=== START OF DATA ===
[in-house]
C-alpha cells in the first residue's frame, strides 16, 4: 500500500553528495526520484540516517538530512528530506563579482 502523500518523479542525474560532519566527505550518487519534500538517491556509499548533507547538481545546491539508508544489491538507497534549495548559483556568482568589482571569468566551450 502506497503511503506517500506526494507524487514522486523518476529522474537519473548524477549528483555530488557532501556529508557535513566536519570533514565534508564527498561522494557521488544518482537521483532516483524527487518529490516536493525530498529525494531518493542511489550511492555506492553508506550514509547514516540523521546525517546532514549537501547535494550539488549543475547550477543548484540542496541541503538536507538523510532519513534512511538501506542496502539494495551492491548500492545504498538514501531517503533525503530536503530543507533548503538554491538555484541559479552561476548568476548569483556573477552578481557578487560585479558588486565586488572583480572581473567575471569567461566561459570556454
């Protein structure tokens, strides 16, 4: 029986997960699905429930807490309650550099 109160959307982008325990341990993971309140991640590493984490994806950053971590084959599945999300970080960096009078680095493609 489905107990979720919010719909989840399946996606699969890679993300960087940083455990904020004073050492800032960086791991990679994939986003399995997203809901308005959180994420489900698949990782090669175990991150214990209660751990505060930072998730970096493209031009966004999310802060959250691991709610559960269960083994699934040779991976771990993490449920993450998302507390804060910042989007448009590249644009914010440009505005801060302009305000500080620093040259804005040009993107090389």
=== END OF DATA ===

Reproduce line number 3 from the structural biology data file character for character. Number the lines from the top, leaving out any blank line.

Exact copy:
């Protein structure tokens, strides 16, 4: 029986997960699905429930807490309650550099 109160959307982008325990341990993971309140991640590493984490994806950053971590084959599945999300970080960096009078680095493609 489905107990979720919010719909989840399946996606699969890679993300960087940083455990904020004073050492800032960086791991990679994939986003399995997203809901308005959180994420489900698949990782090669175990991150214990209660751990505060930072998730970096493209031009966004999310802060959250691991709610559960269960083994699934040779991976771990993490449920993450998302507390804060910042989007448009590249644009914010440009505005801060302009305000500080620093040259804005040009993107090389």